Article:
Sometimes I forget that I have (or discount myself as if I have never) endured a crisis. I shouldn’t do that. Nobody should do that. Typically this happens when I try to compare myself directly to another person or group of people. The other day I was trying to think of the most physical pain I have ever suffered – constipation – and that’s honestly it. Nevertheless, the definition of crisis is very inclusive:
- a stage in a sequence of events at which the trend of all future event especially for better or for worse, is determined; turning point.
- a condition of instability or danger, as in social, economic, political, or international affairs, leading to a decisive change.
- a dramatic emotional or circumstantial upheaval in a person’s life.
And I do feel like I just overcame a bit of a crisis. Stretched between our last quarter’s issue and now, I’ve had a lot of hands on my left breast. There has been digging around, squeezing, saying things like: “Are you sure that’s not a rib?” (why, yes, it’s a tiny floating rib smack dab in the middle of my tit). There has also been: positioning, poking, plucking out a piece or five through a hollow needle (though I swear it was six). The cover to this issue was almost my mammogram. Featured near the surface, my own little peach pit, my innocent fibrous lump.
For many reasons, crisis is an idea that underlies this issue. For one reason, the idea is broad and we like that. Crisis invites observation and discussion. What is the crisis here? How do we react? What can you tell a person who has gone through a crisis? Will it help?
I’m not a good advice person. But I once heard someone say: “It’s a dog eat dog kind of world. You gotta push, kick, and gauge your way to the front of the line.” Is that good advice? I heard this from a man who was standing in a dog park. Afterwards I really thought about the gauging part. And what about that line up? I thought, I’m not a part of that. I walked away with my nose up. I was walking to go to work at a bank.
Last week I stopped at an intersection on Quinpool and Vernon. There was a man who stood with me, signalling to another man walking further down Quinpool Road. “There’s a store down there, where you can buy cigarettes.” He pointed down Vernon. The other man steadily pushed in the wrong direction. He was wearing a hospital gown under his winter coat and he had a walker. I caught up to him. He looked about forty. “There’s a store just across the streeet,” I said, “they sell videos but you can buy cigarettes too. Just after Freemans.” He said, “thanks doll,” which I hated. But he took my advice, turned around toward the right side of the street. I wondered about his situation, and if a cigarette would hinder or help.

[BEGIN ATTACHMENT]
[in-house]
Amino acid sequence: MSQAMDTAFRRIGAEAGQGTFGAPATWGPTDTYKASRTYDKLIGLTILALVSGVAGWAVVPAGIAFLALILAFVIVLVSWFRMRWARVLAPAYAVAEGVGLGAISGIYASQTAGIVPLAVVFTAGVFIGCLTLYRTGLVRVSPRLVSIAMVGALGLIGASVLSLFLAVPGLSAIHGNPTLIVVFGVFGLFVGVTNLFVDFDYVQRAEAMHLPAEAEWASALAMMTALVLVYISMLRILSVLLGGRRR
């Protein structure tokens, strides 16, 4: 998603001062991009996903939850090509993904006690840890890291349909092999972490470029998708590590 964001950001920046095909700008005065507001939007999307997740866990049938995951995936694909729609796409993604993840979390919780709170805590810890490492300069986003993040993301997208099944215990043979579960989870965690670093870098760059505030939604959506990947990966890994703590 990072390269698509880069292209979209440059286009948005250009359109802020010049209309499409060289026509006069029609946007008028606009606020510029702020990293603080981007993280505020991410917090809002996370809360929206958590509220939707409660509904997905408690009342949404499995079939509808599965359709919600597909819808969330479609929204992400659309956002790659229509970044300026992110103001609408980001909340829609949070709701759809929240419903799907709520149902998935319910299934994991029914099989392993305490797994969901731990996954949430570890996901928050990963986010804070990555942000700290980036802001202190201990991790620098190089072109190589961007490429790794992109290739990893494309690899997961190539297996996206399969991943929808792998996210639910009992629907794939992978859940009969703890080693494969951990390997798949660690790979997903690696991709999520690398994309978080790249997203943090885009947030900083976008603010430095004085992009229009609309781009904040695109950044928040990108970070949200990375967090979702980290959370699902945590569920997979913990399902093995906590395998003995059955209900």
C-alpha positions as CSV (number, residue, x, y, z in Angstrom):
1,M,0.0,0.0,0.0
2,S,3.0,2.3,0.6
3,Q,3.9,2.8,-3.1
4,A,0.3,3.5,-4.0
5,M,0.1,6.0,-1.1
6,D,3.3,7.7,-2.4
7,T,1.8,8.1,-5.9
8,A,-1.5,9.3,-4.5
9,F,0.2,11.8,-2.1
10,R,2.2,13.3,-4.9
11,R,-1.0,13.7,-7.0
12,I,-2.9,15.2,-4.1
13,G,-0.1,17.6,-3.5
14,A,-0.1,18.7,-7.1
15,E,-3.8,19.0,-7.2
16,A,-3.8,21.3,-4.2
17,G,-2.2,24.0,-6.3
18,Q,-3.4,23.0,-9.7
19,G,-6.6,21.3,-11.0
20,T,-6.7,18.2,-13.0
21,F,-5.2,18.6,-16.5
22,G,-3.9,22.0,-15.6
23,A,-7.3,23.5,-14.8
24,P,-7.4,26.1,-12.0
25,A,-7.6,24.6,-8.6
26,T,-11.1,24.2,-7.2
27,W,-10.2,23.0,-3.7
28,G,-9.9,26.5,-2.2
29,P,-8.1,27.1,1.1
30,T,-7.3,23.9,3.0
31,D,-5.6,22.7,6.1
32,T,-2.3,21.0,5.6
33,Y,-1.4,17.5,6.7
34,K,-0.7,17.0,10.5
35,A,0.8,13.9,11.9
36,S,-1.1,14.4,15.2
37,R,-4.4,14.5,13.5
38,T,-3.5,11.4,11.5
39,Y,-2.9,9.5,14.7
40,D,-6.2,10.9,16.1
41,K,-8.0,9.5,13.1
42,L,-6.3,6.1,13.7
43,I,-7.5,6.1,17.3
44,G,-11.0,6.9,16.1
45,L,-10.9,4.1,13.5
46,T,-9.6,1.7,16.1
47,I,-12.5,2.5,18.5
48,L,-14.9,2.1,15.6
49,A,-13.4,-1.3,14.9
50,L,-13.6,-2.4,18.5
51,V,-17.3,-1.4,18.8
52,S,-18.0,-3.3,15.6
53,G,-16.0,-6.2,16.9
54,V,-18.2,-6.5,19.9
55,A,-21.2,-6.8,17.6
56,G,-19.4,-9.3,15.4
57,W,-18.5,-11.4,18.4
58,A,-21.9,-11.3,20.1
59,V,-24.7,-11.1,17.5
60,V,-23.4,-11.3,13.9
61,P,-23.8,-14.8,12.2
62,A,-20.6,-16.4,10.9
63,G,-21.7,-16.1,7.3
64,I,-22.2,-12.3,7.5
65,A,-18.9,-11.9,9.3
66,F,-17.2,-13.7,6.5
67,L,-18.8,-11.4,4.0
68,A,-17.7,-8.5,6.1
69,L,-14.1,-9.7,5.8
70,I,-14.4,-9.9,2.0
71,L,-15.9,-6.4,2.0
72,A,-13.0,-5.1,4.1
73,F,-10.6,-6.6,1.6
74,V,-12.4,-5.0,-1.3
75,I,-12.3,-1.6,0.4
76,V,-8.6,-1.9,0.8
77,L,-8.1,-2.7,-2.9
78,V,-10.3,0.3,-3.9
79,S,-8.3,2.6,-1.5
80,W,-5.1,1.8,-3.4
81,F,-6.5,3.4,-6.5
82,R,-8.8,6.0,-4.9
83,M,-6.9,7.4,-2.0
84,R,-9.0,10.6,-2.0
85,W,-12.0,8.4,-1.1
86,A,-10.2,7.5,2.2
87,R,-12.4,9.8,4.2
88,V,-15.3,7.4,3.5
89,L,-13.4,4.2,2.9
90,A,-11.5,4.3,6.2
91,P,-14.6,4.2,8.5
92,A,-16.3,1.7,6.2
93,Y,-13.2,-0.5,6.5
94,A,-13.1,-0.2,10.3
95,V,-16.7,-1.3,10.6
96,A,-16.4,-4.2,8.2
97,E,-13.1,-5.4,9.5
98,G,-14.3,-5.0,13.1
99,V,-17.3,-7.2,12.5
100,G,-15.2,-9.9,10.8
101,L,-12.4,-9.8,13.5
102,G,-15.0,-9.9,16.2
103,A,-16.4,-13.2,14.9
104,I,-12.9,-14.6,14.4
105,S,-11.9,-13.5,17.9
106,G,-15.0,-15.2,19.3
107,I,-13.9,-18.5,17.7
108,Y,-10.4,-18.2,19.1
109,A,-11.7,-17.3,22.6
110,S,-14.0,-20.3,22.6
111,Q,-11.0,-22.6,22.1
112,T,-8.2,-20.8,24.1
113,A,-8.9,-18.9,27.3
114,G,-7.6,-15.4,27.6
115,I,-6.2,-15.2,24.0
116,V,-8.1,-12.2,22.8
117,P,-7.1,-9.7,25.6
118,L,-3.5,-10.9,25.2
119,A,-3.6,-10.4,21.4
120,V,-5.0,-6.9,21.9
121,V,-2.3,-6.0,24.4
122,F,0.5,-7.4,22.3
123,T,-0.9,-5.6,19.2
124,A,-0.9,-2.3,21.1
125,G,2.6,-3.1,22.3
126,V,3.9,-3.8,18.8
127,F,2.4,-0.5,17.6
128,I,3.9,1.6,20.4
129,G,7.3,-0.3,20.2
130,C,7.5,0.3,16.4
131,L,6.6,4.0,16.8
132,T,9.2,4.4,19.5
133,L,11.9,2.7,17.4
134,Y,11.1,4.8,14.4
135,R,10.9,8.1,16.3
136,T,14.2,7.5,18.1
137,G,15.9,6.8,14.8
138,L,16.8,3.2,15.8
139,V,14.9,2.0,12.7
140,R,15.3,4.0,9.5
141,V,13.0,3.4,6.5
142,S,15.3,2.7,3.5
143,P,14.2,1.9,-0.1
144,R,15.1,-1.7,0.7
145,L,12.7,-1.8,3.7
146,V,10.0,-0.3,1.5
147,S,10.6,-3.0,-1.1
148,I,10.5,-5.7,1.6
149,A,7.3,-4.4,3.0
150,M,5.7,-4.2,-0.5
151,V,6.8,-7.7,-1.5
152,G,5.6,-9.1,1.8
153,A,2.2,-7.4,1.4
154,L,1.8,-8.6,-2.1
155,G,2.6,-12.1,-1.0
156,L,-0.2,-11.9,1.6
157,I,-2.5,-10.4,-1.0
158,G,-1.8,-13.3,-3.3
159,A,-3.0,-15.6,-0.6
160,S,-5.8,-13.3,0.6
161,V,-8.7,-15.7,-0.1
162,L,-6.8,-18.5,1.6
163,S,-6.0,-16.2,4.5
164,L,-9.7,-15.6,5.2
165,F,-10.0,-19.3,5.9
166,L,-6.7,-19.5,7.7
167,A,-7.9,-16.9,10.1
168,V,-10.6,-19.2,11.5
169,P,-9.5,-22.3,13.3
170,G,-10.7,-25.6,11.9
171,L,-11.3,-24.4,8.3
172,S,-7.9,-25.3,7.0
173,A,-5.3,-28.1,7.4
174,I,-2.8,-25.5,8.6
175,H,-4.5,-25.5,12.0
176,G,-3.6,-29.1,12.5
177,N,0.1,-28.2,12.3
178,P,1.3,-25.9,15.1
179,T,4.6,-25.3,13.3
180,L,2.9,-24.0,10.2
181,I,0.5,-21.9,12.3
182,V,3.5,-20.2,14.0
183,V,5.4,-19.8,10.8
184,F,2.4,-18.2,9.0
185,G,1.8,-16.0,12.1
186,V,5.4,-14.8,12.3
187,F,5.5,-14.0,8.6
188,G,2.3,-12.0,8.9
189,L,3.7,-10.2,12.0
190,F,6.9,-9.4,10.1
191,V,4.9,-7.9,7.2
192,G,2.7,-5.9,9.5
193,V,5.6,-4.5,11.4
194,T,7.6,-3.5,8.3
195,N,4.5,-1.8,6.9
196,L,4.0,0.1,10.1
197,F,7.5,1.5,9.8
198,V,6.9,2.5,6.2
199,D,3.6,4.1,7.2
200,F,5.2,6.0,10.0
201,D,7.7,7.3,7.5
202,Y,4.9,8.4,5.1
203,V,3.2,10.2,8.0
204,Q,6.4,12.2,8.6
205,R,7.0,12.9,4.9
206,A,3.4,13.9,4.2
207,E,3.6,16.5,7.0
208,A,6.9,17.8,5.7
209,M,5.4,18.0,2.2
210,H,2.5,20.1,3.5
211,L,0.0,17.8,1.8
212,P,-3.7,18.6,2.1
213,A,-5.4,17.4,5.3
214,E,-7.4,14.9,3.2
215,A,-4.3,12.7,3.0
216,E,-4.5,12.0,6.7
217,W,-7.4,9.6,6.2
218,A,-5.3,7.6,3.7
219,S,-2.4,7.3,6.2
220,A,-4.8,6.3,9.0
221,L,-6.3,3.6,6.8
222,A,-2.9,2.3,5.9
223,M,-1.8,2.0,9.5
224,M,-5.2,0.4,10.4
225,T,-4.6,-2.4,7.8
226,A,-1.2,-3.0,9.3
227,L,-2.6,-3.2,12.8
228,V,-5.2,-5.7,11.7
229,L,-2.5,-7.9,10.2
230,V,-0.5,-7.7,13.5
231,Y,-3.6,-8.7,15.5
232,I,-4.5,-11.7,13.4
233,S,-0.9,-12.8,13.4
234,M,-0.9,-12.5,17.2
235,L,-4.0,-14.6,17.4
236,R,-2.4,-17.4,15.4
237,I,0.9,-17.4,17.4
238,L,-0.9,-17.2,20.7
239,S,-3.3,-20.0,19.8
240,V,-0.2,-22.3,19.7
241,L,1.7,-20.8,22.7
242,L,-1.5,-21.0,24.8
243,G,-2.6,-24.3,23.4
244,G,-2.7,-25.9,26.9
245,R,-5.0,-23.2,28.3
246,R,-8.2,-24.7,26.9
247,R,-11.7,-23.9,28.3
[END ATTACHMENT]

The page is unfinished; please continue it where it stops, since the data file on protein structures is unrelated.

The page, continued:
My partner will sometimes romantically gesture, “I wonder what their life is like.” He will be looking up and into the lit window of a house with a turret, an attic, or a few hundred tiny apartment windows. We will often walk with our arms linked and I rest my head on his shoulder. I will laugh soft and graceful, and he says “what?” It’s not always that romantic.
Each piece of writing in this collection plays with that “what?” And while we didn’t marry a theme as part of our selection process, the issue that stands is filled with crises: death, aging, abuse, an ultimatum. Sure we are limited by our own experiences, and the varying crises we’ve encountered. But are we always limited by our own experiences?
— CG, poetry editor